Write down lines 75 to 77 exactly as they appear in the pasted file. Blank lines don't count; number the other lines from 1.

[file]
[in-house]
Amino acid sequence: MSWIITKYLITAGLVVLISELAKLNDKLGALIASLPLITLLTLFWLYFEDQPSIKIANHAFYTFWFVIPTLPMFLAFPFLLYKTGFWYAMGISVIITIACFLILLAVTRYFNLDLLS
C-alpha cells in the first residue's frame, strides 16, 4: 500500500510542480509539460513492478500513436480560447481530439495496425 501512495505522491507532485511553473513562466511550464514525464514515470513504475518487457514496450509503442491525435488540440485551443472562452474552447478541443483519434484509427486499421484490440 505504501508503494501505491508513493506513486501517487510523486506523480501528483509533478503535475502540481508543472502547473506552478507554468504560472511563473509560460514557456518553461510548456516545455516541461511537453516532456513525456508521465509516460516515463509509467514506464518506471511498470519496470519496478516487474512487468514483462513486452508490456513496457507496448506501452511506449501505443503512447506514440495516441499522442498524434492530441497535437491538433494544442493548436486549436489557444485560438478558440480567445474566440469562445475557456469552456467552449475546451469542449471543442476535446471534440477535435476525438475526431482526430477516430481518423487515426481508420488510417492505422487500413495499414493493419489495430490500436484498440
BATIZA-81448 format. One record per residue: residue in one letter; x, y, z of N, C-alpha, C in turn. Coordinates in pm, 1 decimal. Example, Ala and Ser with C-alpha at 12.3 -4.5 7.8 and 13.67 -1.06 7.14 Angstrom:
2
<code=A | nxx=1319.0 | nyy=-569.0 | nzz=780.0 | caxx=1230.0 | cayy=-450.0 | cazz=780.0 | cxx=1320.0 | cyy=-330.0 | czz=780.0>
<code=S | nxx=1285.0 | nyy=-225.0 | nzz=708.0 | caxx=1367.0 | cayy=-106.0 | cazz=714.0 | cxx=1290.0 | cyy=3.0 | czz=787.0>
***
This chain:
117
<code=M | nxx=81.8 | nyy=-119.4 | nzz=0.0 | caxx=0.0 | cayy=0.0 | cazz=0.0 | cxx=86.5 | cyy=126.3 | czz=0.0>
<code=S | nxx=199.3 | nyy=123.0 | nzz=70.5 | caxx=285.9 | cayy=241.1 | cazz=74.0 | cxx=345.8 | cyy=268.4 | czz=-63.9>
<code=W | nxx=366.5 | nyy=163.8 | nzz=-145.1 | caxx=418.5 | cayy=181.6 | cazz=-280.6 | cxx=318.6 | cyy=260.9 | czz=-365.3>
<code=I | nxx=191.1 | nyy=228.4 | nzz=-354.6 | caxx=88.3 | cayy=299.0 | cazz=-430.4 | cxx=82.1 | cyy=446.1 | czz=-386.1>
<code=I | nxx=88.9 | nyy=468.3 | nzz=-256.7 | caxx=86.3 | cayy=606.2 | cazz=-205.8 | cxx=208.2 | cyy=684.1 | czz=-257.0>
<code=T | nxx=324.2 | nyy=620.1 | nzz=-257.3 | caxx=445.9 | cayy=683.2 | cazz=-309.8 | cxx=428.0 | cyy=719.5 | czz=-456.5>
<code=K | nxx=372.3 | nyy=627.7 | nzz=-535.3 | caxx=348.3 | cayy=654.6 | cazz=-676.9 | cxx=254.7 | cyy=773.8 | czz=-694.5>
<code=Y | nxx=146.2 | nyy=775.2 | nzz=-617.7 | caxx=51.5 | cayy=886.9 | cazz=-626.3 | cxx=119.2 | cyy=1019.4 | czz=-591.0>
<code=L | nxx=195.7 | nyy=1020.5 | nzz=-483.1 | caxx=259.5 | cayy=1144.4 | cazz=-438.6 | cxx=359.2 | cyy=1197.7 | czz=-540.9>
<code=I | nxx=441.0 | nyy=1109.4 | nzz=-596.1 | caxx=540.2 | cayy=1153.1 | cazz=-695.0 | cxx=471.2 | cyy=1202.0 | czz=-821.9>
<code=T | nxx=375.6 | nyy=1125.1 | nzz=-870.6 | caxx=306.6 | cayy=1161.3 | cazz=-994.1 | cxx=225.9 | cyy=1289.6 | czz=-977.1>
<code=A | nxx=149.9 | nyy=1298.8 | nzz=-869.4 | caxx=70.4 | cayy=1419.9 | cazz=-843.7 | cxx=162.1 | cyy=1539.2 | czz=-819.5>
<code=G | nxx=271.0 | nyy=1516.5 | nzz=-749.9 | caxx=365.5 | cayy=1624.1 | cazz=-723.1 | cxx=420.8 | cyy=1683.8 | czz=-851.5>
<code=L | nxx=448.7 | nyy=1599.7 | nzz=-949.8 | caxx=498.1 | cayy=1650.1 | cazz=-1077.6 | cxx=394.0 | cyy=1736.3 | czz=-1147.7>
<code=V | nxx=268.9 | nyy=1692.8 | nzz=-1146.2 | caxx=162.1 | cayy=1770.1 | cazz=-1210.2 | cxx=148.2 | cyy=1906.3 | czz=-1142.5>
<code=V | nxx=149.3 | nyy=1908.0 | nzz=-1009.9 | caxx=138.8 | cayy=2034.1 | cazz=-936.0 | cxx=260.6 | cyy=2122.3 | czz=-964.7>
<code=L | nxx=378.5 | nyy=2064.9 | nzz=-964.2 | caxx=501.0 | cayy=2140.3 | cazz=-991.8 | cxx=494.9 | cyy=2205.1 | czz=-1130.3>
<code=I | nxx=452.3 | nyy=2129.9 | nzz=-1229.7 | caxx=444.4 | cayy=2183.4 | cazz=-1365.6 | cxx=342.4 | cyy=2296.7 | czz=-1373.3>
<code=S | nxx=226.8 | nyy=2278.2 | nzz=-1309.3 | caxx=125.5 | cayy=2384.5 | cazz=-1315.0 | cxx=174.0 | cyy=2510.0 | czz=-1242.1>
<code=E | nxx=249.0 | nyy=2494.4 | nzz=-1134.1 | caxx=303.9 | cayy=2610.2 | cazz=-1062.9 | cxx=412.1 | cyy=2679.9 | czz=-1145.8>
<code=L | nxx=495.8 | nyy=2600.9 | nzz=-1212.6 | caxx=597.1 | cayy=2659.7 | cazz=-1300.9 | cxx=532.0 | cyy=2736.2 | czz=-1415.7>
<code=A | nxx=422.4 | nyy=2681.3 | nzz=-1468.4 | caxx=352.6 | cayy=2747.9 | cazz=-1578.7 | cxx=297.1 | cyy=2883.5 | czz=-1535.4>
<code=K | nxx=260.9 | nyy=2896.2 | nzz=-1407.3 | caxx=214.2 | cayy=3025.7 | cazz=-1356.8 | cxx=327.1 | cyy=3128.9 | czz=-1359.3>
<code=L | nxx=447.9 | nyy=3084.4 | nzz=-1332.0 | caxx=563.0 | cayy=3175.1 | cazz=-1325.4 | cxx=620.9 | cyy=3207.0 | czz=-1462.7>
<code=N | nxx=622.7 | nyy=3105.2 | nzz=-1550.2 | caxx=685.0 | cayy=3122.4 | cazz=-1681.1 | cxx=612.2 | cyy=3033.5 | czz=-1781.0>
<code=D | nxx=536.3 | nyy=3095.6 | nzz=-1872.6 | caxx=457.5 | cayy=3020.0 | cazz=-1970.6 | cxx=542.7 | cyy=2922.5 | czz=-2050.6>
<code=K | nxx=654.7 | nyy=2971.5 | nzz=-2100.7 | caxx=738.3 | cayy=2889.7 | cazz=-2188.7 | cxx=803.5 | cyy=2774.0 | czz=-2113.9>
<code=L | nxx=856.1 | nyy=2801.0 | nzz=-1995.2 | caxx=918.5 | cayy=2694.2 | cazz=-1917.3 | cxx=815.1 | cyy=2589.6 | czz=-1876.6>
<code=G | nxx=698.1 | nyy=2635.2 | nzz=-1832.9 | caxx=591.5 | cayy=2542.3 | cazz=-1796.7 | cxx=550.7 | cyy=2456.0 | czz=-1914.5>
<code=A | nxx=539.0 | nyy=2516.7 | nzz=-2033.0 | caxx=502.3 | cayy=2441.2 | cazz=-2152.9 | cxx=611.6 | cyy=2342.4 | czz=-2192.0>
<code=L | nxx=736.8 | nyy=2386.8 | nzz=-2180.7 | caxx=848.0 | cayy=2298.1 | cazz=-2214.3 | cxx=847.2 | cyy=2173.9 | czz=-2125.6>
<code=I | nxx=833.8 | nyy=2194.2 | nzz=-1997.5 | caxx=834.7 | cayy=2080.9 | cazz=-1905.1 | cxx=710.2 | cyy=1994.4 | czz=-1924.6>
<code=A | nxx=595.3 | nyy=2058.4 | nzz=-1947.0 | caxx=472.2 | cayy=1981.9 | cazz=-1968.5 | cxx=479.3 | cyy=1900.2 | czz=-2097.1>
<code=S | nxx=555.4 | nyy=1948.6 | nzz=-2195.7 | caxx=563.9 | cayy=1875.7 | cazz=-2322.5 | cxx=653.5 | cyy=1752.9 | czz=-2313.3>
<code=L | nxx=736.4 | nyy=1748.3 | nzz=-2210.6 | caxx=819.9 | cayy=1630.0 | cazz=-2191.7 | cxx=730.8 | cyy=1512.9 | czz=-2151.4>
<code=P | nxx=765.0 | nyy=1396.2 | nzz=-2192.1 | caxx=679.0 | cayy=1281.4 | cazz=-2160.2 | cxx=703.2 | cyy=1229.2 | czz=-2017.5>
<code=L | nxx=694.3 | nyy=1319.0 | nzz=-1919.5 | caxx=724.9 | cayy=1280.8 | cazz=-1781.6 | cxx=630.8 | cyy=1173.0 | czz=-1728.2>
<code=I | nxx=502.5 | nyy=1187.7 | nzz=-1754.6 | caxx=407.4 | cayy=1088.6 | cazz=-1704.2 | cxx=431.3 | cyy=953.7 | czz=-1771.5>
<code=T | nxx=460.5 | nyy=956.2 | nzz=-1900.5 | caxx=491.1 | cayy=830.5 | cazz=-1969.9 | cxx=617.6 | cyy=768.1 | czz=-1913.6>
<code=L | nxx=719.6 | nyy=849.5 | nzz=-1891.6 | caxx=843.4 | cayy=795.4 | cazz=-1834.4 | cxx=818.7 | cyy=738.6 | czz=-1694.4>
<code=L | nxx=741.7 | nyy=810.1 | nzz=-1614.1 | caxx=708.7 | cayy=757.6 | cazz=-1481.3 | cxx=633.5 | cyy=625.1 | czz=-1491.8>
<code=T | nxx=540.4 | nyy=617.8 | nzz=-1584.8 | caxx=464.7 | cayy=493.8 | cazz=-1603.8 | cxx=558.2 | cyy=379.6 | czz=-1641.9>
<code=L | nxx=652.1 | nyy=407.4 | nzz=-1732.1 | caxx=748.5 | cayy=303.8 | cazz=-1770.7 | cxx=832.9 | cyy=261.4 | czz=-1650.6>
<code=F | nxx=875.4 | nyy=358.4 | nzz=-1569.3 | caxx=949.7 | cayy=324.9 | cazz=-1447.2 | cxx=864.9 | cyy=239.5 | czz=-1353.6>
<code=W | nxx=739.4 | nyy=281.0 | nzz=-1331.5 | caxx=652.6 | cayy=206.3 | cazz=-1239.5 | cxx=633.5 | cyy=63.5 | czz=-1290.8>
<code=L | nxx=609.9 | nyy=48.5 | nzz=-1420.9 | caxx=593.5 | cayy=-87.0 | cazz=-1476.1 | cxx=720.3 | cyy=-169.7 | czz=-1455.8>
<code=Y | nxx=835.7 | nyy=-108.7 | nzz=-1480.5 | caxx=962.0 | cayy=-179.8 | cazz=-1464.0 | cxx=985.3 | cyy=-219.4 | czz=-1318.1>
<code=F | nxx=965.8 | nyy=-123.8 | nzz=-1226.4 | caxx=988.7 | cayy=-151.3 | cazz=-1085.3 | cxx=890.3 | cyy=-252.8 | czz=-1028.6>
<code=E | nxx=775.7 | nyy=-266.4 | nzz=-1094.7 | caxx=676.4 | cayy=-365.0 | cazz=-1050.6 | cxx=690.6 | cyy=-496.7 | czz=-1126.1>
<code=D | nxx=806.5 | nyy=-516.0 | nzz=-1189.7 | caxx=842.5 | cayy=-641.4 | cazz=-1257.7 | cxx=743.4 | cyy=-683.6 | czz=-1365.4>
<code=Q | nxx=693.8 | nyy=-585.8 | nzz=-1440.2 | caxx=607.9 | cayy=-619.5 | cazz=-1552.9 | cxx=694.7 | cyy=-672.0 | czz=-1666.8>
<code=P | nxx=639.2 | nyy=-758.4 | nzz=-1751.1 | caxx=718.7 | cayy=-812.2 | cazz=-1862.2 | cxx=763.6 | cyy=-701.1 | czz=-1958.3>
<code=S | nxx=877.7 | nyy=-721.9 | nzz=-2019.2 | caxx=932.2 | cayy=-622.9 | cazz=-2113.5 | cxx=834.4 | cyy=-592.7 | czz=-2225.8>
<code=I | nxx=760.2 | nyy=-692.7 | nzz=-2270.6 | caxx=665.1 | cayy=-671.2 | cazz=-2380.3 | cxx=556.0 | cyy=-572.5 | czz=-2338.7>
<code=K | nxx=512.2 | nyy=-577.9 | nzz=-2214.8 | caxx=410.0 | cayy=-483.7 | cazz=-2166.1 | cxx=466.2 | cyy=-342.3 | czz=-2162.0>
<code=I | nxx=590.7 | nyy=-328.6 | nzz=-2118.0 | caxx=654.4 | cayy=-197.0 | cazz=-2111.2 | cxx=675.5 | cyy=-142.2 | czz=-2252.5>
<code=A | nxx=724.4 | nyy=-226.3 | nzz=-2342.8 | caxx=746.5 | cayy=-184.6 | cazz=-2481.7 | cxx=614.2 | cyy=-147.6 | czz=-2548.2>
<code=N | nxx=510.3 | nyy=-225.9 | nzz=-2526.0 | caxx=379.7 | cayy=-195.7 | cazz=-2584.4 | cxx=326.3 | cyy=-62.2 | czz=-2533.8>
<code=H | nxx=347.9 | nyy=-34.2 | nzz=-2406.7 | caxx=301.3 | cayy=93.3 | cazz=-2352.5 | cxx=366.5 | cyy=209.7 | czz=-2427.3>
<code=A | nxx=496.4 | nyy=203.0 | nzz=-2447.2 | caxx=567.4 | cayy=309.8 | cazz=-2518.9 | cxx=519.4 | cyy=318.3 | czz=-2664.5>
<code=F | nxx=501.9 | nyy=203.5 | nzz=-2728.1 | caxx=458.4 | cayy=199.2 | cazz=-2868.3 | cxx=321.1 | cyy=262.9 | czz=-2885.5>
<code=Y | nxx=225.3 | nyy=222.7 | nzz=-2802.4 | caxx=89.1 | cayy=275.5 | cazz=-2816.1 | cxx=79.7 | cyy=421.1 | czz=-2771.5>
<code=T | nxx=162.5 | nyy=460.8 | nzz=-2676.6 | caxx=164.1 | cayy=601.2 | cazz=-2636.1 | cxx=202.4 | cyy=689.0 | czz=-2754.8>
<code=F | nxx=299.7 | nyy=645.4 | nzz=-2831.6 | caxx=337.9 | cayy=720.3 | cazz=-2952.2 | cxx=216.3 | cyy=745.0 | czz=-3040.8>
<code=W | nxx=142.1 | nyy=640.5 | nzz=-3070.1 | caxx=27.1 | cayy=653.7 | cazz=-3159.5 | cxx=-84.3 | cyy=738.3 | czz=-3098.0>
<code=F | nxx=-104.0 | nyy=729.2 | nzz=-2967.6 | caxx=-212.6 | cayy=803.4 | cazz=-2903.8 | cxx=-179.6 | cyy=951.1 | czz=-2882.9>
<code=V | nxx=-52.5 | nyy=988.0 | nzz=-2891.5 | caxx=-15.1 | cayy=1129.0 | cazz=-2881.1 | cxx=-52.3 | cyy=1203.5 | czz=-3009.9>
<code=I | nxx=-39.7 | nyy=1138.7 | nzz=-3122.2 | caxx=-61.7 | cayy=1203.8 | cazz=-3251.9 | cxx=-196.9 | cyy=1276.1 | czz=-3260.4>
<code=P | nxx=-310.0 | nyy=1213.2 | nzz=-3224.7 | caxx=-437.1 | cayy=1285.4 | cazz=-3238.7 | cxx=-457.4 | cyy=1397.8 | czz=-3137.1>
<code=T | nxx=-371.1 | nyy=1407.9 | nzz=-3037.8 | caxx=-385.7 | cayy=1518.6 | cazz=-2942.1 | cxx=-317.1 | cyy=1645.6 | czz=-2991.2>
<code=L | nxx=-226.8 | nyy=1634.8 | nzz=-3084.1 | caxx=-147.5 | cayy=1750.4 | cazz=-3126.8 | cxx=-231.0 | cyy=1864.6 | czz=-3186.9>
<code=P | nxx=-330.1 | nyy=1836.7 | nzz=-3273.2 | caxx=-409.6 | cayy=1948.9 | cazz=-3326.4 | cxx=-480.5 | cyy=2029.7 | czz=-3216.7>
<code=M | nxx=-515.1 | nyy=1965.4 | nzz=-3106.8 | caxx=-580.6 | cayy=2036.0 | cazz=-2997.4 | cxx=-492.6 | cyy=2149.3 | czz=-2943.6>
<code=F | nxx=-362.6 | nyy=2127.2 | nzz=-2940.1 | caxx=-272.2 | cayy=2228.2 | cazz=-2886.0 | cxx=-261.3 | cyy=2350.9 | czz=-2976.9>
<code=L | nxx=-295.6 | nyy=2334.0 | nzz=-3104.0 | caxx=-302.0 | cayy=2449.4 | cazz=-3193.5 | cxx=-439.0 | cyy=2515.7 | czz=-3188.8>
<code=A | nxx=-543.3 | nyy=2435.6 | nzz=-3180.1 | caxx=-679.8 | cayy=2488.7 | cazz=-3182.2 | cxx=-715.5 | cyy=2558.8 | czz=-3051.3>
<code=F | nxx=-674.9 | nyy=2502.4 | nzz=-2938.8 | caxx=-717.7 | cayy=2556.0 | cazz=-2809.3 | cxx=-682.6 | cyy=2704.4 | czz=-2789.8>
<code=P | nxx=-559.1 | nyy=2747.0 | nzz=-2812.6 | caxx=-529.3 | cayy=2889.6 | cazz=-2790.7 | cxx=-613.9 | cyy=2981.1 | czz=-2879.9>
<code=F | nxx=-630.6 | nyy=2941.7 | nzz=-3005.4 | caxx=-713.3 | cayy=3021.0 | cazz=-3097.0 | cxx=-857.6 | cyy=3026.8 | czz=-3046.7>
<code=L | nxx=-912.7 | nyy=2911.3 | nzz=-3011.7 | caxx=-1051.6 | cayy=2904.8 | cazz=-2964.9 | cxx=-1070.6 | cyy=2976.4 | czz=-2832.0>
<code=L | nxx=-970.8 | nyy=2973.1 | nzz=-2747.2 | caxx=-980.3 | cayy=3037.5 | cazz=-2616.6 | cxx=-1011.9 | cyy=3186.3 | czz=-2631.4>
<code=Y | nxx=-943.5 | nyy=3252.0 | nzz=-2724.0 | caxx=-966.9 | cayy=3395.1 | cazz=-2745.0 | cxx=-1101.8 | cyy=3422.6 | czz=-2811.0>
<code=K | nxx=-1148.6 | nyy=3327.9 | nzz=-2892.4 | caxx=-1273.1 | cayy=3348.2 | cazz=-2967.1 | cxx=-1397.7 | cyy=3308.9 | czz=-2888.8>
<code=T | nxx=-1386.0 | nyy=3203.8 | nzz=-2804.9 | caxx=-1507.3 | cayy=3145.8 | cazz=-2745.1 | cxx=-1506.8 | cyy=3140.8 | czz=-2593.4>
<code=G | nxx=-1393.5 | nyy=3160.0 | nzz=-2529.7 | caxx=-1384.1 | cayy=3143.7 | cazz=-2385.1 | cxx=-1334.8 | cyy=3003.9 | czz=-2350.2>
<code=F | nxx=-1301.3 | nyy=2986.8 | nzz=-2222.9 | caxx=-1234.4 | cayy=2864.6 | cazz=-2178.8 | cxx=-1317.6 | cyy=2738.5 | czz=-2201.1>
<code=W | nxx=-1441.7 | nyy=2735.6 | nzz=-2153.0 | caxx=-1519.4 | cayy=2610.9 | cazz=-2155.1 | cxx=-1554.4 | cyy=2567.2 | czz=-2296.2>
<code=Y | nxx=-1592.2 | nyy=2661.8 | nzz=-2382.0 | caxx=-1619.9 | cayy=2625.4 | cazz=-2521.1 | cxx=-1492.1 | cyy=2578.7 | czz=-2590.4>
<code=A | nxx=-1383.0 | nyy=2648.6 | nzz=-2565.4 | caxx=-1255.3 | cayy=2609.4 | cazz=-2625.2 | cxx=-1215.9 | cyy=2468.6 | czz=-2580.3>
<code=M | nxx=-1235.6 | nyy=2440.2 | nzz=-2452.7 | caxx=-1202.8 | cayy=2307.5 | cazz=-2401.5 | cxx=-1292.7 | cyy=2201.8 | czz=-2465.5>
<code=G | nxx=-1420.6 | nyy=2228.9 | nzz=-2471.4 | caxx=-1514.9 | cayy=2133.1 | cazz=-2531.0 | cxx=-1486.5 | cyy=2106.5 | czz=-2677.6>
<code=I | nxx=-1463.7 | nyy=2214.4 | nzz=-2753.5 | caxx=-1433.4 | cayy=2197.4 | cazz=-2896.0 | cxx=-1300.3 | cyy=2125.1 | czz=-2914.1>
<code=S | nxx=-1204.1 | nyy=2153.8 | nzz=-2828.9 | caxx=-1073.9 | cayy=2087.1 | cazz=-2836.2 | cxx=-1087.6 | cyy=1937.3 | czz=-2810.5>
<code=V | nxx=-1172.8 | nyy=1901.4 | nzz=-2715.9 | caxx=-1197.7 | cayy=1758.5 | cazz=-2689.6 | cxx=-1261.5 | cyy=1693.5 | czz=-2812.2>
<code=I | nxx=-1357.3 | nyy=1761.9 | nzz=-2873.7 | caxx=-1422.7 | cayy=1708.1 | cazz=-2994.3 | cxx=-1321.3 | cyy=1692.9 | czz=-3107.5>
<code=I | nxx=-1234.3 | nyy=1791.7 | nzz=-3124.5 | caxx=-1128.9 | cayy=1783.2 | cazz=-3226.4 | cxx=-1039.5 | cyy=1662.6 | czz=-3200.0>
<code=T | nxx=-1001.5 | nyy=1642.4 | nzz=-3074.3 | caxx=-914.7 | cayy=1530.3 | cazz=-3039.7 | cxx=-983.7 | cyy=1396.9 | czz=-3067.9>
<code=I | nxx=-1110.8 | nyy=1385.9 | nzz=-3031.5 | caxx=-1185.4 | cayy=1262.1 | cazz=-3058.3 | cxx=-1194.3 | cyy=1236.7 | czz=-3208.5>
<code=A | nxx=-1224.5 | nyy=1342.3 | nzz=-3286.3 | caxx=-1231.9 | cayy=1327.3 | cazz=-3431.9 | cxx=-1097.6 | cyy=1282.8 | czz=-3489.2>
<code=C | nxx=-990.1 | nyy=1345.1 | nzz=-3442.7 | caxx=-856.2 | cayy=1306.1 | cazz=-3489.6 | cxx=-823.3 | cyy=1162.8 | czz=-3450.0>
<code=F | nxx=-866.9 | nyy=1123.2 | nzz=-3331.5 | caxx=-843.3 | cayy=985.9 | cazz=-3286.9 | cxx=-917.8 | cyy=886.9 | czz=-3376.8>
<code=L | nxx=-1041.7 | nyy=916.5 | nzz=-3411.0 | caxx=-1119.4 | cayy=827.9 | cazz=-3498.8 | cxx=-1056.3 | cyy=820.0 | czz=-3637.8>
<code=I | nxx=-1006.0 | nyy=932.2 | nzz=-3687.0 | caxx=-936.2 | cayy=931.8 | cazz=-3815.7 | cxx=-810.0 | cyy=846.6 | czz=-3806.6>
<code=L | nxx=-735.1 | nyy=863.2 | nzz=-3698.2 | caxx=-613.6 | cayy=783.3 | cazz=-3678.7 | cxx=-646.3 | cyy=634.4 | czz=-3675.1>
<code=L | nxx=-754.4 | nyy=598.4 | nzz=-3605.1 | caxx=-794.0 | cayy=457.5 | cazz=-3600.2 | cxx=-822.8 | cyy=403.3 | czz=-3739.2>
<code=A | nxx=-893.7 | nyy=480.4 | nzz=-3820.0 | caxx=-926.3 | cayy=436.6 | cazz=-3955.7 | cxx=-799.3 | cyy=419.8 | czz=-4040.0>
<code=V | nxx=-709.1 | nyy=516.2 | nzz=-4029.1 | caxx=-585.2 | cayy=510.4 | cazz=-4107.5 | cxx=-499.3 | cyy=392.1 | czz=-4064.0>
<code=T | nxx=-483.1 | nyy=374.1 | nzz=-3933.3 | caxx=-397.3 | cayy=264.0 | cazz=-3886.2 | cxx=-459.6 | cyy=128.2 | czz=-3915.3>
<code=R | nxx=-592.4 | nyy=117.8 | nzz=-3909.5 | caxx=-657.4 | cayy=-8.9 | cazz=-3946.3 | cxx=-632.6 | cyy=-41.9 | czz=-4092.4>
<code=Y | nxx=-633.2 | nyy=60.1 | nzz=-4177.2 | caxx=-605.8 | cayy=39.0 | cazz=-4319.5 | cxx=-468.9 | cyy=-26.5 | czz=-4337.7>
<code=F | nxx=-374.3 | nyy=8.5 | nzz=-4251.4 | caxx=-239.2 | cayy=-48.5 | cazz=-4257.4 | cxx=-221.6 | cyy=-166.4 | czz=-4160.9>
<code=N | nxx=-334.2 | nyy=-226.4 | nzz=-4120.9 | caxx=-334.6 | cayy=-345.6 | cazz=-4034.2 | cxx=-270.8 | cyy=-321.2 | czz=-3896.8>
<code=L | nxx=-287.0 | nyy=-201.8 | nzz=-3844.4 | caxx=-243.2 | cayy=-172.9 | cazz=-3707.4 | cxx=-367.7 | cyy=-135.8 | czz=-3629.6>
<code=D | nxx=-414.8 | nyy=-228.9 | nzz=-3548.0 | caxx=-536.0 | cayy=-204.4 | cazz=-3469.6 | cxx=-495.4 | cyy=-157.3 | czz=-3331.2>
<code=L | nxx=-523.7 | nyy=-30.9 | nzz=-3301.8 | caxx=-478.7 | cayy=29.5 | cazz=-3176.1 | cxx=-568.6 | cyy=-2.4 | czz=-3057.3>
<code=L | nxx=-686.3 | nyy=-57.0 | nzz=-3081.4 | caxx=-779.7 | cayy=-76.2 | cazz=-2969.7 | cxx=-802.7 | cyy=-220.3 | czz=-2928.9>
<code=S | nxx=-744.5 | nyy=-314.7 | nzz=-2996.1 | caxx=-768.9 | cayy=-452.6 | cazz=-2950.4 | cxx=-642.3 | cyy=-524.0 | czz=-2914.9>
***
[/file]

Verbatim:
<code=W | nxx=142.1 | nyy=640.5 | nzz=-3070.1 | caxx=27.1 | cayy=653.7 | cazz=-3159.5 | cxx=-84.3 | cyy=738.3 | czz=-3098.0>
<code=F | nxx=-104.0 | nyy=729.2 | nzz=-2967.6 | caxx=-212.6 | cayy=803.4 | cazz=-2903.8 | cxx=-179.6 | cyy=951.1 | czz=-2882.9>
<code=V | nxx=-52.5 | nyy=988.0 | nzz=-2891.5 | caxx=-15.1 | cayy=1129.0 | cazz=-2881.1 | cxx=-52.3 | cyy=1203.5 | czz=-3009.9>